With memories of rosy cheeks long ago?

Would we come in the rainbow or sunset’s hue
Repeating to them “Be true, be true”?
Would we speak in some sad sweet song’s refrain
Bidding them wait in gladness, not pain?

These are but fancies, faint and dim;
For dare we question the wisdom of Him
Who gave us through death the victory sweet
To be with our loved ones in joy complete?

This poem is in the public domain. Published in Poem-a-Day on November 27, 2021, by the Academy of American Poets.

From the French of Massillon Coicou (Haiti)

I hope when I am dead that I shall lie 
   In some deserted grave—I cannot tell you why, 
But I should like to sleep in some neglected spot
   Unknown to every one, by every one forgot. 

There lying I should taste with my dead breath
    The utter lack of life, the fullest sense of death; 
And I should never hear the note of jealousy or hate, 
   The tribute paid by passersby to tombs of state. 

To me would never penetrate the prayers and tears
    That futilely bring torture to daed and dying ears; 
There I should annihilate and my dead heart would bless
    Oblivion—the shroud and envelope of happiness. 

This poem is in the public domain. 

O Captain! my Captain! our fearful trip is done,
The ship has weather’d every rack, the prize we sought is won,
The port is near, the bells I hear, the people all exulting,
While follow eyes the steady keel, the vessel grim and daring;
       But O heart! heart! heart!
         O the bleeding drops of red,
           Where on the deck my Captain lies,
             Fallen cold and dead.

O Captain! my Captain! rise up and hear the bells;
Rise up- for you the flag is flung- for you the bugle trills,
For you bouquets and ribbon’d wreaths- for you the shores a-crowding,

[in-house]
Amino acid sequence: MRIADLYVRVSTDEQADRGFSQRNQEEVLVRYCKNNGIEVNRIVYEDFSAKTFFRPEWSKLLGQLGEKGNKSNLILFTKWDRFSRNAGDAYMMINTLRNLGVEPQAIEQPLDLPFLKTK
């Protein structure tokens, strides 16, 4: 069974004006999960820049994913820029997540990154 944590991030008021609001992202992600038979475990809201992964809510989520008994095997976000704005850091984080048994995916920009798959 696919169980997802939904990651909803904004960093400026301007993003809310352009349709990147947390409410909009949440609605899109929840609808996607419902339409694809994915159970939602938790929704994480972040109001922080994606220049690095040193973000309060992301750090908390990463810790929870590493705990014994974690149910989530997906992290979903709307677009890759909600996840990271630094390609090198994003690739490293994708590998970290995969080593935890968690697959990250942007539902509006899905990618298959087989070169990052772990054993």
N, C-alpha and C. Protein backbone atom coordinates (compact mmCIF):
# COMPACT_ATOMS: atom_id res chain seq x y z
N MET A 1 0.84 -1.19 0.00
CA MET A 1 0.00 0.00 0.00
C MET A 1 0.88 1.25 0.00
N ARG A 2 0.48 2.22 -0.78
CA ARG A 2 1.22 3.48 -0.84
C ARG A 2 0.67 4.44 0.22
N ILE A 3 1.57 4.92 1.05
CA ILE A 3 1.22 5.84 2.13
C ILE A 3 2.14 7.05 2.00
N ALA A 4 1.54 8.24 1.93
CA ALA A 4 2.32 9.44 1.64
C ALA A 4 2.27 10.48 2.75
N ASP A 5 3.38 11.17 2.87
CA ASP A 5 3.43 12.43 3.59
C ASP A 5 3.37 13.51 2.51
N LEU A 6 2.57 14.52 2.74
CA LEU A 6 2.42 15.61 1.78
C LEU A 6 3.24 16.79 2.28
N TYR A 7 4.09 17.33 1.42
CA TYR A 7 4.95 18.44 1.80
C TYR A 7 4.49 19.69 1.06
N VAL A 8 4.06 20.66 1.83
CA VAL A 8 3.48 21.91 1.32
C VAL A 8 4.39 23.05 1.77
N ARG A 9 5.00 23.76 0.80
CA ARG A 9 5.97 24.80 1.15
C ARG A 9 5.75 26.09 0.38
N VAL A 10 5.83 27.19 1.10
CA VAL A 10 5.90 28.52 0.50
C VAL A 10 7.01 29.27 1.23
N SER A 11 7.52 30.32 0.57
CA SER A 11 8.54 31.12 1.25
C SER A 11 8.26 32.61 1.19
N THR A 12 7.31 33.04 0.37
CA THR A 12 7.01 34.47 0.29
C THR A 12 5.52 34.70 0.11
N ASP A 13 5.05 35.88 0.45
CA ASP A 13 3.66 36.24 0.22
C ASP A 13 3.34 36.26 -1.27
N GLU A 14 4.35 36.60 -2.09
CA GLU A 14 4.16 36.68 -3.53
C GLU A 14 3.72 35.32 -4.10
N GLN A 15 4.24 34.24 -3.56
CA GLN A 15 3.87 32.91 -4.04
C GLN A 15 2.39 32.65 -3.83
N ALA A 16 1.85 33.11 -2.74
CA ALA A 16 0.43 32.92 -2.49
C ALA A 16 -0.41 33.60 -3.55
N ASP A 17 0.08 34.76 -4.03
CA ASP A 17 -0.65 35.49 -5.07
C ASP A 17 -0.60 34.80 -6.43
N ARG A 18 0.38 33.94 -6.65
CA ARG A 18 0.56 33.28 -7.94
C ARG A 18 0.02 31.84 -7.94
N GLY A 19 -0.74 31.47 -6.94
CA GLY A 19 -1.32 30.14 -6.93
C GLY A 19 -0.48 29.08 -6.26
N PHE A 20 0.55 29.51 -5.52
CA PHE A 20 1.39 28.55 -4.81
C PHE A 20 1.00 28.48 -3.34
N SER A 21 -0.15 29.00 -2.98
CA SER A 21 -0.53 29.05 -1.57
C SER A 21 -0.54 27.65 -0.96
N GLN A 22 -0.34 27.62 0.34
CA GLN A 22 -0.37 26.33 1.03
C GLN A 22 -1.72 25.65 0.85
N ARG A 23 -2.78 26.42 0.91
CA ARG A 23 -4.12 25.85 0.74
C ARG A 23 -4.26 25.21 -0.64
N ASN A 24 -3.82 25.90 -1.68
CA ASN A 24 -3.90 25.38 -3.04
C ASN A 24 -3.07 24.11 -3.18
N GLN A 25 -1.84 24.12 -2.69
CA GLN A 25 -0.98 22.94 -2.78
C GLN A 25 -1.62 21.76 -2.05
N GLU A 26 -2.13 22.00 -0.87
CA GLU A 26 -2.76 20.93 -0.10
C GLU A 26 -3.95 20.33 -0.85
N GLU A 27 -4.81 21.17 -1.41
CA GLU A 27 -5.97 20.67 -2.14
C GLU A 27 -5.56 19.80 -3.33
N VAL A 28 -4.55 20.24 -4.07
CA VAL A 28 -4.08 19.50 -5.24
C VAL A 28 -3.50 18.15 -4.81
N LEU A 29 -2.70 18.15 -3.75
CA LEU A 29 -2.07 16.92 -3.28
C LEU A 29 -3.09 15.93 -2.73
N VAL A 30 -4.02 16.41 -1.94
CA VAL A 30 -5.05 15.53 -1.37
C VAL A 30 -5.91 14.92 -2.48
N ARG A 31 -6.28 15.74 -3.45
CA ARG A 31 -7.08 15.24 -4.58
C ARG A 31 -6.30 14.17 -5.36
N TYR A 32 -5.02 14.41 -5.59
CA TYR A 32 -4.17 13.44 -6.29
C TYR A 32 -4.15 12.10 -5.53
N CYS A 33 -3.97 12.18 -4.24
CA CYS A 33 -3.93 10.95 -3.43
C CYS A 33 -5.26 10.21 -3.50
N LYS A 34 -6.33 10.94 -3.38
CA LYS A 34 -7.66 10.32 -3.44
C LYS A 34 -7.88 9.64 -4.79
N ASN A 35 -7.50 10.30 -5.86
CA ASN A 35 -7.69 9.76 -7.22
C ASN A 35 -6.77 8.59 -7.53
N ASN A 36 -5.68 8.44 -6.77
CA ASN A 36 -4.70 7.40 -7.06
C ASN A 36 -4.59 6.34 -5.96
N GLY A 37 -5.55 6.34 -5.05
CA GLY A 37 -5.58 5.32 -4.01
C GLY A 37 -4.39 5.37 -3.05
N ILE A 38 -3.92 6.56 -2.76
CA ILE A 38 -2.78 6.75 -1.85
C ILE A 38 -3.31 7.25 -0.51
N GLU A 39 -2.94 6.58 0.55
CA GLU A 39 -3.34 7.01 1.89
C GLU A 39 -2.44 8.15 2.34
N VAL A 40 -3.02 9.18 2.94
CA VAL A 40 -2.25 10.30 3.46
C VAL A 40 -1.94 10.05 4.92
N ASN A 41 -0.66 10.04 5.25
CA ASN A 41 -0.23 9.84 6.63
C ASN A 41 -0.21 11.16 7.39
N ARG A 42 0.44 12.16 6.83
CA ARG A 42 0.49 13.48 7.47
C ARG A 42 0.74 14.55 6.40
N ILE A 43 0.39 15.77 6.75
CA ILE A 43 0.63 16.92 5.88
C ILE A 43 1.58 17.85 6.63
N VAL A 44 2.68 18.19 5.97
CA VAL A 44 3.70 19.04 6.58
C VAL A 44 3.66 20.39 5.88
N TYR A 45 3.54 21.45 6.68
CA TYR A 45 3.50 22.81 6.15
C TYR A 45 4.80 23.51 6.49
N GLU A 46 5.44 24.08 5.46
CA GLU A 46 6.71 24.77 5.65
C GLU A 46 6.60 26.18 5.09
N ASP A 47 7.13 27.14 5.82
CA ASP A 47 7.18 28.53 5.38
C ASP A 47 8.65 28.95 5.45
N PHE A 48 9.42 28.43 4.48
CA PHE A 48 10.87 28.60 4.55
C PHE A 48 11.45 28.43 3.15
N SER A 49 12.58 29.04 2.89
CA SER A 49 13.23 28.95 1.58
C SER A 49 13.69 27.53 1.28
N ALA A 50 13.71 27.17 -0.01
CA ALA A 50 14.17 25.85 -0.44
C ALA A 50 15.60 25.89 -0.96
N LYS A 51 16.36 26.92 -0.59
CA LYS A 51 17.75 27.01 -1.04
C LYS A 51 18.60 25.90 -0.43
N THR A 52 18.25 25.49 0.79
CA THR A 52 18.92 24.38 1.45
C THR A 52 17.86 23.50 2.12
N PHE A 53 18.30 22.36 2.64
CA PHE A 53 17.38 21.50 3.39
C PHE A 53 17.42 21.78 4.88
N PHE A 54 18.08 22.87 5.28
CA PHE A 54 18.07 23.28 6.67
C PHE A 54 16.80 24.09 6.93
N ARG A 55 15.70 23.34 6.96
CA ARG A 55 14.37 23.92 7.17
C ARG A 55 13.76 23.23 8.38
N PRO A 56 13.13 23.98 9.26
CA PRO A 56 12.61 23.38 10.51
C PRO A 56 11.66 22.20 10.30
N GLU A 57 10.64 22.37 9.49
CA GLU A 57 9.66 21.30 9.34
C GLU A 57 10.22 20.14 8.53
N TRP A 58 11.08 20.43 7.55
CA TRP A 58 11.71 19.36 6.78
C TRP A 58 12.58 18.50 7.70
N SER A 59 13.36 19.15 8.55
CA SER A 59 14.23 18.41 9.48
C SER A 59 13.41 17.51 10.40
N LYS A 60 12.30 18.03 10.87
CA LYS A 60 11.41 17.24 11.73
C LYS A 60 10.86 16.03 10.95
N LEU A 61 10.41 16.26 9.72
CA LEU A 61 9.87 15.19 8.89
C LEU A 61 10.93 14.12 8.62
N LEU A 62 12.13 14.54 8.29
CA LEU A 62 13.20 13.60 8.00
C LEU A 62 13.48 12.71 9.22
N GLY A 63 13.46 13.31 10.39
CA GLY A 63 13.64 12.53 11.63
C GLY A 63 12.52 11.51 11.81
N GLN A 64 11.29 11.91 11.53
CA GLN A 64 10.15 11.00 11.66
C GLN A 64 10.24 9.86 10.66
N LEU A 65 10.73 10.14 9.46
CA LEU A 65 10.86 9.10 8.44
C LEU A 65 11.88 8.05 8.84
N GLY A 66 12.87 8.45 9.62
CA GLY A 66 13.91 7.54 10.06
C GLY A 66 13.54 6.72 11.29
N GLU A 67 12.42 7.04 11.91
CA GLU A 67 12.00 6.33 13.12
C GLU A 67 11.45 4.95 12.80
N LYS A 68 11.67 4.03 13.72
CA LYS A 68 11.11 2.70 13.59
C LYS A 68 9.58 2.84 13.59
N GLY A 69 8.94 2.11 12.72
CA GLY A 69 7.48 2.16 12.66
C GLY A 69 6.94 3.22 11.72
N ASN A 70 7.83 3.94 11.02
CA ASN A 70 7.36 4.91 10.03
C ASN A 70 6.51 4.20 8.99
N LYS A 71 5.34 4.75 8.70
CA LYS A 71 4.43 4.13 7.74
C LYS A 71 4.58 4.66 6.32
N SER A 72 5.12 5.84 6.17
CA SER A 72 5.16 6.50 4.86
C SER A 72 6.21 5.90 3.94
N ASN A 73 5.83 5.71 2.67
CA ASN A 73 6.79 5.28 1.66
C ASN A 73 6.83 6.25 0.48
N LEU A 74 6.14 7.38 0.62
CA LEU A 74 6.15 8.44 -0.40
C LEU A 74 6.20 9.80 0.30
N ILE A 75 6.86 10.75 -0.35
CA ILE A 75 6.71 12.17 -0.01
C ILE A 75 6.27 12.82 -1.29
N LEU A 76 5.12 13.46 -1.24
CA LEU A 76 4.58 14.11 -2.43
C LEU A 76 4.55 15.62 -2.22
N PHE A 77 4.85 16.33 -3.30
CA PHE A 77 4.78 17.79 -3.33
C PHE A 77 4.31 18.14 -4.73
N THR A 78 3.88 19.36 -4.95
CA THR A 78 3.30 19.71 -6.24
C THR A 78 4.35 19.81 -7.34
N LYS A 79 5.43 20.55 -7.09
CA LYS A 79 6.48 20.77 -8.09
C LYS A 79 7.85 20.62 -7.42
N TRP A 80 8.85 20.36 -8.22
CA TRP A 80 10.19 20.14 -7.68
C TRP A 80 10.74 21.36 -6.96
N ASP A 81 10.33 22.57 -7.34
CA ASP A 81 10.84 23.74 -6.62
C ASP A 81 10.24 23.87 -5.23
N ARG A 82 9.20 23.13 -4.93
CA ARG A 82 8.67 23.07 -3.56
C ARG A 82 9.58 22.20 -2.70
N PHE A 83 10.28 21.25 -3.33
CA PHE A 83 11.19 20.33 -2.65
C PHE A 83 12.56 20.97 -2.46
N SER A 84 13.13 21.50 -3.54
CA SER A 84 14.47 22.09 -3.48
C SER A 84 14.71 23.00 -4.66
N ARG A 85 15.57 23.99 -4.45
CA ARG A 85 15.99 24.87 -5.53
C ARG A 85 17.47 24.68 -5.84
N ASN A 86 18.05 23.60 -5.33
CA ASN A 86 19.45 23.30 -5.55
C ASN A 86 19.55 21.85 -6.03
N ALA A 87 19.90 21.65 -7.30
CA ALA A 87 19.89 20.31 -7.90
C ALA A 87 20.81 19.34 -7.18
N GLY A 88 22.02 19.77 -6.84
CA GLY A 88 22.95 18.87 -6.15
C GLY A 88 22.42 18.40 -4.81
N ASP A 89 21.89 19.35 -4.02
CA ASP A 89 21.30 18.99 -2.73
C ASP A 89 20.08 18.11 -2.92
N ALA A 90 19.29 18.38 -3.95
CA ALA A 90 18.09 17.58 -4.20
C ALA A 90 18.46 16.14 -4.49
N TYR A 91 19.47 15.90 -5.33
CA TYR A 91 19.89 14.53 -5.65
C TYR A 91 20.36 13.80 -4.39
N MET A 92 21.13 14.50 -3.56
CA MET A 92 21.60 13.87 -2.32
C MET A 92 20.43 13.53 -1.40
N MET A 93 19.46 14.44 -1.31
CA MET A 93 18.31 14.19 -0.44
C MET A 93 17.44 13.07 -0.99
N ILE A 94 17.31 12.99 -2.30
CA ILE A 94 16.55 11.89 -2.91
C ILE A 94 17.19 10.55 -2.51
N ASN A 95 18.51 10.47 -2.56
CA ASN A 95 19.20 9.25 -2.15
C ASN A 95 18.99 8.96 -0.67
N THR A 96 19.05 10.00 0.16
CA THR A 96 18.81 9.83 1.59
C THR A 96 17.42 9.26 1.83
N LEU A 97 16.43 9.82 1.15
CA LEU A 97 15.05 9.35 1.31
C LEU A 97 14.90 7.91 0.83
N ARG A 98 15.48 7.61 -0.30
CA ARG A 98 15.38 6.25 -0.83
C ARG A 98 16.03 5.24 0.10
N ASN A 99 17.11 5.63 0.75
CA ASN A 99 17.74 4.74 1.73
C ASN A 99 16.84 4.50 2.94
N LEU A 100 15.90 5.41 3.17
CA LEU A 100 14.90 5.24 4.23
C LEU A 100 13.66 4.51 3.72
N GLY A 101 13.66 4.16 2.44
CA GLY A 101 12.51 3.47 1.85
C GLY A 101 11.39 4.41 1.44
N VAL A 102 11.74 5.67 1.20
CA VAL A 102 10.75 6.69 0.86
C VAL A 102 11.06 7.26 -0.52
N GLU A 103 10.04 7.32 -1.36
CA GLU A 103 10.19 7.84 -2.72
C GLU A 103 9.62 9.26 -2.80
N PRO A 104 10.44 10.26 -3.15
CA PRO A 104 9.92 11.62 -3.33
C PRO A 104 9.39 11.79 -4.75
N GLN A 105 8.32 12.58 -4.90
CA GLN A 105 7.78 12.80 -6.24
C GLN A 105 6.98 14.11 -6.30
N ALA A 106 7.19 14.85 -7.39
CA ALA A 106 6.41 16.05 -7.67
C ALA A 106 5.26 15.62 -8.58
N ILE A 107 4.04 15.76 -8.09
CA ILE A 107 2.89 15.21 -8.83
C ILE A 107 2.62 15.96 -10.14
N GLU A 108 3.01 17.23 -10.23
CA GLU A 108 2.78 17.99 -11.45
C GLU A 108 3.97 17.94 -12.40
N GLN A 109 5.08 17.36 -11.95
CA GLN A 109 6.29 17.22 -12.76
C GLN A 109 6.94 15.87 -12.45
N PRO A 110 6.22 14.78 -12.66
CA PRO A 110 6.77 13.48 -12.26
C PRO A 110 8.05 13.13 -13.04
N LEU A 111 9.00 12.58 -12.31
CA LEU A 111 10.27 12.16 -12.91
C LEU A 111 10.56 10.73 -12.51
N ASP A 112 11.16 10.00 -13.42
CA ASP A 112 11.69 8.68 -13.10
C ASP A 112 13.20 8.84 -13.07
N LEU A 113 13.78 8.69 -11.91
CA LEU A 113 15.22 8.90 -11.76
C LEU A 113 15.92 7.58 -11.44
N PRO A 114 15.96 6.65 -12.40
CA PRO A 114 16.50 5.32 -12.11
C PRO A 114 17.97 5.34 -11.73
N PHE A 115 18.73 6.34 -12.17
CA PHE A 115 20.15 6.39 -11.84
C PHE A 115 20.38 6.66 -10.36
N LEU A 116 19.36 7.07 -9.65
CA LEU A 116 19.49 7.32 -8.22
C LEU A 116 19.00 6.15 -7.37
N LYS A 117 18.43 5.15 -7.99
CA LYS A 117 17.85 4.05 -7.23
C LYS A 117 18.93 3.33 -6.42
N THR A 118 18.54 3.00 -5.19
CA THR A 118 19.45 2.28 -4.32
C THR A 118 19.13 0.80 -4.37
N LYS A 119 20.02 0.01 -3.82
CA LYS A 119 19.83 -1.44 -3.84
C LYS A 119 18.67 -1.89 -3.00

For you they call, the swaying mass, their eager faces turning;
       Here Captain! dear father!
         This arm beneath your head!
           It is some dream that on the deck,
             You’ve fallen cold and dead.

My Captain does not answer, his lips are pale and still,
My father does not feel my arm, he has no pulse nor will,
The ship is anchor’d safe and sound, its voyage closed and done,
From fearful trip the victor ship comes in with object won;
       Exult O shores, and ring O bells!
         But I with mournful tread,
           Walk the deck my Captain lies,
             Fallen cold and dead.

This poem is in the public domain.

She wears, my beloved, a rose upon her head.
Walk softly angels, lest your gentle tread
Awake her to the turmoil and the strife,
The dissonance and hates called life.

She sleeps, my beloved, a rose upon her head.
Who says she will not hear, that she is dead?
The rose will fade and lose its lovely hue,
But not, my beloved, will fading wither you.

From Caroling Dusk (Harper & Brothers, 1927), edited by Countee Cullen. This poem is in the public domain.

I’m in the world but I still want the world.
I’m full of longing and can’t move,
enthralled in the garden. Having died 
all the way back to the root, I grow again 
into a version of the thing I love. I’m her 
and not her, hermaphrodite with a heart 
like a plateful of black flames.
The bees inspect me like doctors. 
All my hard little tears, future selves 
who haven’t grown. Bedclothes swell on the line
while around me giant sunflowers burn
through their masks of radiant desire.

Copyright © 2022 by Jenny George. Originally published in Poem-a-Day on December 2, 2022, by the Academy of American Poets.

They hurried here, as soon as you had died, 
Their faces damp with haste and sympathy, 
And pressed my hand in theirs, and smoothed my knee, 
And clicked their tongues, and watched me, mournful-eyed. 
Gently they told me of that Other Side—
How, even then, you waited there for me, 
And what ecstatic meeting ours would be. 
Moved by the lovely tale, they broke, and cried. 

And when I smiled, they told me I was brave, 
And they rejoiced that I was comforted, 
And left, to tell of all the help they gave. 
But I had smiled to think how you, the dead, 
So curiously preoccupied and grave, 
Would laugh, could you have heard the things they said. 

From Enough Rope (Boni & Liveright, 1926) by Dorothy Parker. This poem is in the public domain.